Streptomyces aureorectus DSM 41692 and Streptomyces virens DSM 41465 are producers of the antibiotic nucleocidin and 4'-fluoroadenosine is identified as a co-product
MetadataShow full item record
Genome homology and the presence of a putative biosynthetic gene cluster identified Streptomyces aureorectus DSM 41692 and Streptomyces virens DSM 41465 as candidate producers of the antibiotic nucleocidin 1. Indeed when these bacterial strains were cultured in a medium supplemented with fluoride (4 mM) they each produced nucleocidin 1 and the previously identified 4'-fluoro-3'-O-β-glucosylated adenosine 2 and its sulfamylated derivative 3. In both of these cases 4'-fluoroadenosine 9 is also identified as a natural product although it has never been observed during fermentations of Streptomyces calvus, the original source of nucleocidin 1. The identity of 4'-fluoroadenosine 9 was confirmed by a total synthesis as well as by its in vitro enzymatic conversion to metabolite 2 using the glucosyl transferase enzyme, NucGT.
Chen , Y , Zhang , Q , Feng , X , Wojnowska , M & O'Hagan , D 2021 , ' Streptomyces aureorectus DSM 41692 and Streptomyces virens DSM 41465 are producers of the antibiotic nucleocidin and 4'-fluoroadenosine is identified as a co-product ' , Organic & Biomolecular Chemistry , vol. Advance Article . https://doi.org/10.1039/d1ob01898a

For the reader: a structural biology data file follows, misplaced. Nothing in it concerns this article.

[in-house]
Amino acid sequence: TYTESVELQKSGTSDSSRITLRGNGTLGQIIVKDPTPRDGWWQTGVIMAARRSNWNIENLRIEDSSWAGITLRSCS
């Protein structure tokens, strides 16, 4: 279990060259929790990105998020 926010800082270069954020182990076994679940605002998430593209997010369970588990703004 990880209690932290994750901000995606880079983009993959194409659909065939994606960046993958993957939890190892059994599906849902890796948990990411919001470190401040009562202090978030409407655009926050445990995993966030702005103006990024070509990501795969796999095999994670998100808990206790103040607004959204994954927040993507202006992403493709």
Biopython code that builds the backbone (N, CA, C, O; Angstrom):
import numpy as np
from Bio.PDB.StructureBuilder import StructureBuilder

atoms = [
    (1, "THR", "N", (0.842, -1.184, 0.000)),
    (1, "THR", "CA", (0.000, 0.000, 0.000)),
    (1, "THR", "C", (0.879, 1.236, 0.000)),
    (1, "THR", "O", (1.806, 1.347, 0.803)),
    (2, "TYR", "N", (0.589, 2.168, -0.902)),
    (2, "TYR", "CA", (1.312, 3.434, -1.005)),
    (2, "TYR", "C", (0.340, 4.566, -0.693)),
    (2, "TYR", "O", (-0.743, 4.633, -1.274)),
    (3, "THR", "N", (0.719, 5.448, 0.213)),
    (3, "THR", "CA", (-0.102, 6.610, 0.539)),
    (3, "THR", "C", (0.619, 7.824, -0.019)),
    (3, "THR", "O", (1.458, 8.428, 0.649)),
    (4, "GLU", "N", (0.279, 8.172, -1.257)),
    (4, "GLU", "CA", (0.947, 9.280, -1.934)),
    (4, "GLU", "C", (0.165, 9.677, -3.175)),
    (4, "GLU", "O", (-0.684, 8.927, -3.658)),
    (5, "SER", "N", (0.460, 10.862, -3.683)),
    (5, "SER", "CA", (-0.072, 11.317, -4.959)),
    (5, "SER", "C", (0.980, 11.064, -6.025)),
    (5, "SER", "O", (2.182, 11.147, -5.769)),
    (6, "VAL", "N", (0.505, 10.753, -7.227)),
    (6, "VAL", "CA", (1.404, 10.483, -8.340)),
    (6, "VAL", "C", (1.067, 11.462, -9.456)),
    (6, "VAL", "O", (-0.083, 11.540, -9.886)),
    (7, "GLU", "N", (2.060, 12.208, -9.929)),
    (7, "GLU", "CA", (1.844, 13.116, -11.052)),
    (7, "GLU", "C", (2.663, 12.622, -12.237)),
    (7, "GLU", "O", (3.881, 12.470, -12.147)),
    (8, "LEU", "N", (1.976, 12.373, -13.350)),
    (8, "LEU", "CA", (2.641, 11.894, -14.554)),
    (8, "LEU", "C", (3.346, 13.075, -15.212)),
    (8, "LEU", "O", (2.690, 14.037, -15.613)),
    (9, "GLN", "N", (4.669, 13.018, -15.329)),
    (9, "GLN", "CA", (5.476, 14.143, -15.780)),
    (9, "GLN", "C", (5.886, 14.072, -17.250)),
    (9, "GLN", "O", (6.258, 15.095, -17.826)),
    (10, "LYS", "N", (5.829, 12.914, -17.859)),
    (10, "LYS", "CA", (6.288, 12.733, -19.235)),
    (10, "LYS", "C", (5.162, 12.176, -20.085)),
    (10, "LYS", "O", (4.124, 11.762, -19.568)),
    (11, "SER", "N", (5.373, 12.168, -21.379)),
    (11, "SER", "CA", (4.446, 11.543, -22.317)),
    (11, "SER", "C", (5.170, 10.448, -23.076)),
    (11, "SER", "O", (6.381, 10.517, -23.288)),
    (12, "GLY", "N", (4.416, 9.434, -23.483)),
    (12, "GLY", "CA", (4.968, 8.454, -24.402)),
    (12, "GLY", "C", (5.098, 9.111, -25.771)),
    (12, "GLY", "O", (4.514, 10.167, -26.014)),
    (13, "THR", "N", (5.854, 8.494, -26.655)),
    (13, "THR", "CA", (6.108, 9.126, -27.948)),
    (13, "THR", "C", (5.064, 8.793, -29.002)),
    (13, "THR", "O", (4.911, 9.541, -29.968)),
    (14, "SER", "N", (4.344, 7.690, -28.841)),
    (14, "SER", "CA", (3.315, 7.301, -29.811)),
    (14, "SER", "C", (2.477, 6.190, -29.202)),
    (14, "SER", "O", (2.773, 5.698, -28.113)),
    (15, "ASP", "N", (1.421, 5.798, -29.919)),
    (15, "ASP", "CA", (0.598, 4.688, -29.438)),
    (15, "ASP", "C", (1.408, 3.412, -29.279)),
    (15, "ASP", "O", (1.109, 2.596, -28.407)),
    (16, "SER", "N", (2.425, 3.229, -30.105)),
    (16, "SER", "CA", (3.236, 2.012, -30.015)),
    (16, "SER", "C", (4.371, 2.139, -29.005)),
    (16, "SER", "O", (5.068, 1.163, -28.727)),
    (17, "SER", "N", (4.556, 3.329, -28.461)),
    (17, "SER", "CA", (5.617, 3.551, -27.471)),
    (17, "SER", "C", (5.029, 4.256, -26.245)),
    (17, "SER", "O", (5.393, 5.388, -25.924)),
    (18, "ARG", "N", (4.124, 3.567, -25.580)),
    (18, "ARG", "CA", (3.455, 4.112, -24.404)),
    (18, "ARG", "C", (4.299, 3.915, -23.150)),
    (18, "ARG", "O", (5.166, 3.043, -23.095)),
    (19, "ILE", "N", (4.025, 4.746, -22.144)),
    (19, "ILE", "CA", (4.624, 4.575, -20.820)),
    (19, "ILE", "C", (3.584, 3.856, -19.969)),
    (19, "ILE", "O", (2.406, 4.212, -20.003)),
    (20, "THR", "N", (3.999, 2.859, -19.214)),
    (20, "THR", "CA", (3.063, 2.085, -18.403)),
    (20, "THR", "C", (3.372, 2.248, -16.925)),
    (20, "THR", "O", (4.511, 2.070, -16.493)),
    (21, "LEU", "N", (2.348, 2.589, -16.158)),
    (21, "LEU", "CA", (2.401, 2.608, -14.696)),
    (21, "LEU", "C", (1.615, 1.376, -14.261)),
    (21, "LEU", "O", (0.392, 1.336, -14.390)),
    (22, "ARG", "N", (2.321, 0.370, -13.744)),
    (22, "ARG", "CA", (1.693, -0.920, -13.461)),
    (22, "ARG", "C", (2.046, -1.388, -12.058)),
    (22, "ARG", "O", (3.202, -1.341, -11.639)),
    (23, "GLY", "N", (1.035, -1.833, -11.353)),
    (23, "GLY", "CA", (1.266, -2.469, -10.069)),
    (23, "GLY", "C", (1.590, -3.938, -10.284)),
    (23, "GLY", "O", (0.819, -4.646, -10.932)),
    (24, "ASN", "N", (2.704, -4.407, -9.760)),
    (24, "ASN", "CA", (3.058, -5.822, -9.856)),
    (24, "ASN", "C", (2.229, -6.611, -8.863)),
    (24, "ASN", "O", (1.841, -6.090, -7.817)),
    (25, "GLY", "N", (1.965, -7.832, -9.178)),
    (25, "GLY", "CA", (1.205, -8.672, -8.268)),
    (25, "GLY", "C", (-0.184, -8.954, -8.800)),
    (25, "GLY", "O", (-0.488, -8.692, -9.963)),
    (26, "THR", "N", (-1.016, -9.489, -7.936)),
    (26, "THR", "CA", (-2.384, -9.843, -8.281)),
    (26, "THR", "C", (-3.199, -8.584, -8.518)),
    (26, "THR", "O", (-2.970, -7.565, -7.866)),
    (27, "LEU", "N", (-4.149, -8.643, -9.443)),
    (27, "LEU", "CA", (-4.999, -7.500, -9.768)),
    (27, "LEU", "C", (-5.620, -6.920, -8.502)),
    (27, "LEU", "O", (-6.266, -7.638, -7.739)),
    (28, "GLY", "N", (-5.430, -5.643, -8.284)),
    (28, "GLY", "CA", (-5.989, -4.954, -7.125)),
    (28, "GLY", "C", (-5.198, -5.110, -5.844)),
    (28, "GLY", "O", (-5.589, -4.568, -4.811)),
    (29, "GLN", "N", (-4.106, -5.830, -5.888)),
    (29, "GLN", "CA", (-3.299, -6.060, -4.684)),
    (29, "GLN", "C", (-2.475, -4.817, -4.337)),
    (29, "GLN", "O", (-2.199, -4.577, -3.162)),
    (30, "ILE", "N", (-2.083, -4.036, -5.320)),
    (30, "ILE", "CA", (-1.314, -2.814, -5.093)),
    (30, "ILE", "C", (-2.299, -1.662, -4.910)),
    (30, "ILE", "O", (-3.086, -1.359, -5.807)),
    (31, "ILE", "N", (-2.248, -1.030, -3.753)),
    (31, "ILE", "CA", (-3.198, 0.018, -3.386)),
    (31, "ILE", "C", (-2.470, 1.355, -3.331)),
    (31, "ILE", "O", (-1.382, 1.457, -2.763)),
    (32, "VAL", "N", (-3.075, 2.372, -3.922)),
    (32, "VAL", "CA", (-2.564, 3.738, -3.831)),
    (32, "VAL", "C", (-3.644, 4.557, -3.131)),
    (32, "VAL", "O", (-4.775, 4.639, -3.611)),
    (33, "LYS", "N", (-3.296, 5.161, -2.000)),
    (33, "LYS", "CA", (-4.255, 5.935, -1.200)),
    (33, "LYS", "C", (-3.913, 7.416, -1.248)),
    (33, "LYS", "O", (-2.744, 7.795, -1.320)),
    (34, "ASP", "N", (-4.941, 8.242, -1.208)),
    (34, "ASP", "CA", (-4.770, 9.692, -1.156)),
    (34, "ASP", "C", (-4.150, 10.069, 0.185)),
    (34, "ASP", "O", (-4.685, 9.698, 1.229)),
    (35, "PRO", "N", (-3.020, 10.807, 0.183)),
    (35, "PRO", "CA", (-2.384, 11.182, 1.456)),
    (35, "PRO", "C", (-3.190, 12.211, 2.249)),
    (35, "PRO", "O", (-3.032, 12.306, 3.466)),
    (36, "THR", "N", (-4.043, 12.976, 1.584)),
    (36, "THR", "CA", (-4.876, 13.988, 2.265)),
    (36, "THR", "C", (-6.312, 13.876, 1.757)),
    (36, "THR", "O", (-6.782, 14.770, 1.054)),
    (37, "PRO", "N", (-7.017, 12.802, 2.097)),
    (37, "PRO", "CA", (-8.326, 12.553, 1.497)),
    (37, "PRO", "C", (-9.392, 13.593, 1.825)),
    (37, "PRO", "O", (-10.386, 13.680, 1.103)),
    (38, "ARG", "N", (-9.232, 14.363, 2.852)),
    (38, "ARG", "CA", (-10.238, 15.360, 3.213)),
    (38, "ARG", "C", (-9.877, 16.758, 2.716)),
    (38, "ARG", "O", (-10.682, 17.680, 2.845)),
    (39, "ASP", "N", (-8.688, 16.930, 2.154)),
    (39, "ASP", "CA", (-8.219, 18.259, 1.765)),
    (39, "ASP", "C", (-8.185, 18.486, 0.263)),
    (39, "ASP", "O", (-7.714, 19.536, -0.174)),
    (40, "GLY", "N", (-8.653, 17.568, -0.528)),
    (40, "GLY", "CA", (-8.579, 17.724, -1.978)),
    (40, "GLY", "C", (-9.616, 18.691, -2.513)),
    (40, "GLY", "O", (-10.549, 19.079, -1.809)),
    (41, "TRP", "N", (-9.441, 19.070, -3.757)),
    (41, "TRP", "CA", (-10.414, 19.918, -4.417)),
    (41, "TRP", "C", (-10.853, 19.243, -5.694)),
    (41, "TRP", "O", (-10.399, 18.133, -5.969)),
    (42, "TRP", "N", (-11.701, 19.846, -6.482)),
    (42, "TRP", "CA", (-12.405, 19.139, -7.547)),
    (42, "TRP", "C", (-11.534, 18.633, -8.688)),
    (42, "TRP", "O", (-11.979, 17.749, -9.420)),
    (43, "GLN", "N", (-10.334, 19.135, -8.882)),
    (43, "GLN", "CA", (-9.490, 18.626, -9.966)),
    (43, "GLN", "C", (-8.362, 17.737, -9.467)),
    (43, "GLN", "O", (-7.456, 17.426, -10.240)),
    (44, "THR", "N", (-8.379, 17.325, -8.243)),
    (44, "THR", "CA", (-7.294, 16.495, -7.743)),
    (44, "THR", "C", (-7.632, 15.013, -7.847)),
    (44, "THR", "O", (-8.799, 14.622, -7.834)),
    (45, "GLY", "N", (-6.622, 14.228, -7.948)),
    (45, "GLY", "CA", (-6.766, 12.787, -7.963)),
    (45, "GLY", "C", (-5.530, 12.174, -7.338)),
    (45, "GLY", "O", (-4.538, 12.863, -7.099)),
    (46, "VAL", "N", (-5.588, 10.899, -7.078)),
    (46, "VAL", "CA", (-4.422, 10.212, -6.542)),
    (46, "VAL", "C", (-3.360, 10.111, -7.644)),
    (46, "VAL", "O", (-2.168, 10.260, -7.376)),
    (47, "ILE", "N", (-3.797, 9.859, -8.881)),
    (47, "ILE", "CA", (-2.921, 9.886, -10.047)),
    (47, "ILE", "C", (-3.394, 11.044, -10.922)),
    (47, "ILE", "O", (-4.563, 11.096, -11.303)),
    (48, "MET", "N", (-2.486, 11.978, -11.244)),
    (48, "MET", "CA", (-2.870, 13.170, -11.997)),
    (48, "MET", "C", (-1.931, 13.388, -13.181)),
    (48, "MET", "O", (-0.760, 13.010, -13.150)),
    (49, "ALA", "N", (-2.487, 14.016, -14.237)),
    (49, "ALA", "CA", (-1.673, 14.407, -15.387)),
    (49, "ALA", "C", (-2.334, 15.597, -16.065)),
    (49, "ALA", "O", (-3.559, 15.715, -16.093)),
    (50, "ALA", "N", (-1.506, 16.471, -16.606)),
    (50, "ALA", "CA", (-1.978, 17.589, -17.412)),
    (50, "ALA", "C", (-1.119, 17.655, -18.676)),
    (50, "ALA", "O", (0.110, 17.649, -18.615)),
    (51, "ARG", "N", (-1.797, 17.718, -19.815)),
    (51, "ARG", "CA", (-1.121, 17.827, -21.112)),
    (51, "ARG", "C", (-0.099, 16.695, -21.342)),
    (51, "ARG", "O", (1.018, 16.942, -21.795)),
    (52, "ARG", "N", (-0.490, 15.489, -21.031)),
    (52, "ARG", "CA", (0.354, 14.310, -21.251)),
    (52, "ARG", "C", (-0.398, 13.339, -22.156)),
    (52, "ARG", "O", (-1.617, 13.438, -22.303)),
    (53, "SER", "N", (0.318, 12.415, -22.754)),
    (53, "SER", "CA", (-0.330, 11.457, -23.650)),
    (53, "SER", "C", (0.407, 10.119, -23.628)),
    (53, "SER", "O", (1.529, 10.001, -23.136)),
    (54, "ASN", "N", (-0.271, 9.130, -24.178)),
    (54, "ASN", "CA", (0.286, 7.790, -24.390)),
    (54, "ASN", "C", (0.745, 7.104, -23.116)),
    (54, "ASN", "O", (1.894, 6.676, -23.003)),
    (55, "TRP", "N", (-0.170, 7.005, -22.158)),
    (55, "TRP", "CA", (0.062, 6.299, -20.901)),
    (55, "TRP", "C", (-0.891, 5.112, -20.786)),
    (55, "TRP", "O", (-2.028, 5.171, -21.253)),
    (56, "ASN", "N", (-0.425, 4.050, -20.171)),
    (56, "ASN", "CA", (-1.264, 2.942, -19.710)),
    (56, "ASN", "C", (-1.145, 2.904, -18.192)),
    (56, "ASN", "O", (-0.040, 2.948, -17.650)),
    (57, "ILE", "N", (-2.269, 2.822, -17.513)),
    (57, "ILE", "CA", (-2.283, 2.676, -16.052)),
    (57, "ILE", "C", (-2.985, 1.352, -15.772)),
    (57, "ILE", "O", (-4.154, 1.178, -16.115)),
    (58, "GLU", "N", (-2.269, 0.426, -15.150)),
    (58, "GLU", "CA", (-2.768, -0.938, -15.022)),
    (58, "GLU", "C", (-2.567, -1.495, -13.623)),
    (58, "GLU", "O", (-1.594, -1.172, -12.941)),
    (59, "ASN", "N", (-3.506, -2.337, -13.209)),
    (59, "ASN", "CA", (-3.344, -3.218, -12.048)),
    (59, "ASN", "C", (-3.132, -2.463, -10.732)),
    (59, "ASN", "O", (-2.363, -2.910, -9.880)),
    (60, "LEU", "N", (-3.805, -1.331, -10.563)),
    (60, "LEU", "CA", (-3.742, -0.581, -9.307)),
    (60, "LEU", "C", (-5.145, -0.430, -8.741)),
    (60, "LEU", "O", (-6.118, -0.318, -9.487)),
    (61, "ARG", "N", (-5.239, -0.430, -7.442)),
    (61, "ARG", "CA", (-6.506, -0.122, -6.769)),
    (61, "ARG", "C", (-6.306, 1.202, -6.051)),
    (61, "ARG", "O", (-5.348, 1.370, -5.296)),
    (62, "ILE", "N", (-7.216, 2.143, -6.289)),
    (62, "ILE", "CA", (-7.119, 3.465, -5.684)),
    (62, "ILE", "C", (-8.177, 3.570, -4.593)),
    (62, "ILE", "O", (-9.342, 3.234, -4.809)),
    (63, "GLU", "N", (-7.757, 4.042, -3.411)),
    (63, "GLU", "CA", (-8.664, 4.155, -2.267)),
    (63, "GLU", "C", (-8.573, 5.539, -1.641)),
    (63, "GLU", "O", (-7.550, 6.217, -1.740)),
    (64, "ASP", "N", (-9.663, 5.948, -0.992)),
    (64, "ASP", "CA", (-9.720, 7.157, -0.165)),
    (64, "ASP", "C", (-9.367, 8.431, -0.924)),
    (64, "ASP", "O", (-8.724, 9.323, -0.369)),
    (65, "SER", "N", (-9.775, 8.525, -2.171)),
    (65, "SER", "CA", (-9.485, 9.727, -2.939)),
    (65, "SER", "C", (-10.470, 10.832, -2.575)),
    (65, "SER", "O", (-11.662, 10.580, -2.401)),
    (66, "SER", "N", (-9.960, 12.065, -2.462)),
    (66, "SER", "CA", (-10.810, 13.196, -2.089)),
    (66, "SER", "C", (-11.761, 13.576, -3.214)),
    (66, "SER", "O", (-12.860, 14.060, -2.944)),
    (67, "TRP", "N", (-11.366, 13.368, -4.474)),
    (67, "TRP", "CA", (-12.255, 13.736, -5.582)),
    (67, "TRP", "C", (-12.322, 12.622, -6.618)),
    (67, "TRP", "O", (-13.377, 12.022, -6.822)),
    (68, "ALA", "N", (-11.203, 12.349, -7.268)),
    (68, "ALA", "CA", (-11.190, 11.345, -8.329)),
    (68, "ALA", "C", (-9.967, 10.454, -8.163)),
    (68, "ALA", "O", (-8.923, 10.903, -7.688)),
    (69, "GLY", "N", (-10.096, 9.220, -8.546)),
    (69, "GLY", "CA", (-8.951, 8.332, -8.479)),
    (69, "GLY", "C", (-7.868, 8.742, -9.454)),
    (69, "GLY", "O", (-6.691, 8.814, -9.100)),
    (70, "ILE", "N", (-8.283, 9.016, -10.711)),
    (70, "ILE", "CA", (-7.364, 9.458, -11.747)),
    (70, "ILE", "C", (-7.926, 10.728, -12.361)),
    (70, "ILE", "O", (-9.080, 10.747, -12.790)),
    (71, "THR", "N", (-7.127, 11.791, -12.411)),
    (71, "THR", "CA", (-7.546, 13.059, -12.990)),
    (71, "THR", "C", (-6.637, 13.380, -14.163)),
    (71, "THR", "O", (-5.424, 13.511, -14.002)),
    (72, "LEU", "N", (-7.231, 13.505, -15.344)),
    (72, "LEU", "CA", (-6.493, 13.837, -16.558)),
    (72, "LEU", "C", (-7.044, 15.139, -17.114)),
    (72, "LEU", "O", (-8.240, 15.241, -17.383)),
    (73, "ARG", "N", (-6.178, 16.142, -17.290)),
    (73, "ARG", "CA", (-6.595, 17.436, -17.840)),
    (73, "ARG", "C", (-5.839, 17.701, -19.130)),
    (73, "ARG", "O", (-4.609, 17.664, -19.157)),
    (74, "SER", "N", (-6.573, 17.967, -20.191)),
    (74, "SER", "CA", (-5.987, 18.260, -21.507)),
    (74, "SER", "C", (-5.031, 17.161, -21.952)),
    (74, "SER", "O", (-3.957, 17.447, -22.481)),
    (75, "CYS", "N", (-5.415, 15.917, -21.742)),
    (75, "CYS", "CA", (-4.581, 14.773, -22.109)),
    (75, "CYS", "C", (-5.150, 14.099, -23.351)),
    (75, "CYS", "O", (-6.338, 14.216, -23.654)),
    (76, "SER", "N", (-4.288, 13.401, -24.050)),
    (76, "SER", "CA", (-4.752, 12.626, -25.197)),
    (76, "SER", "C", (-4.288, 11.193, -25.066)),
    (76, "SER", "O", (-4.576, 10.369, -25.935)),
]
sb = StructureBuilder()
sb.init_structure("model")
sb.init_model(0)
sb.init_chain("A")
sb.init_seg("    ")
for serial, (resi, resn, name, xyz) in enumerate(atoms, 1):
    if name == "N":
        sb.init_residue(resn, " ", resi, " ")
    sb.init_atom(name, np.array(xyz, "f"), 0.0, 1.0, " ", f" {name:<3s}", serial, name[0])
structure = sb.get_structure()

Organic & Biomolecular Chemistry
Copyright © 2021 The Author(s). This work has been made available online in accordance with publisher policies or with permission. Permission for further reuse of this content should be sought from the publisher or the rights holder. This is the author created accepted manuscript following peer review and may differ slightly from the final published version. The final published version of this work is available at https://doi.org/10.1039/D1OB01898A
DescriptionAuthors thank the Leverhulme Trust, EPSRC and the Sinfonia consortium of the EU for grants as well as the Chinese Scholarship Council for a Studentship (YC), all of which helped to support this work.
Items in the St Andrews Research Repository are protected by copyright, with all rights reserved, unless otherwise indicated.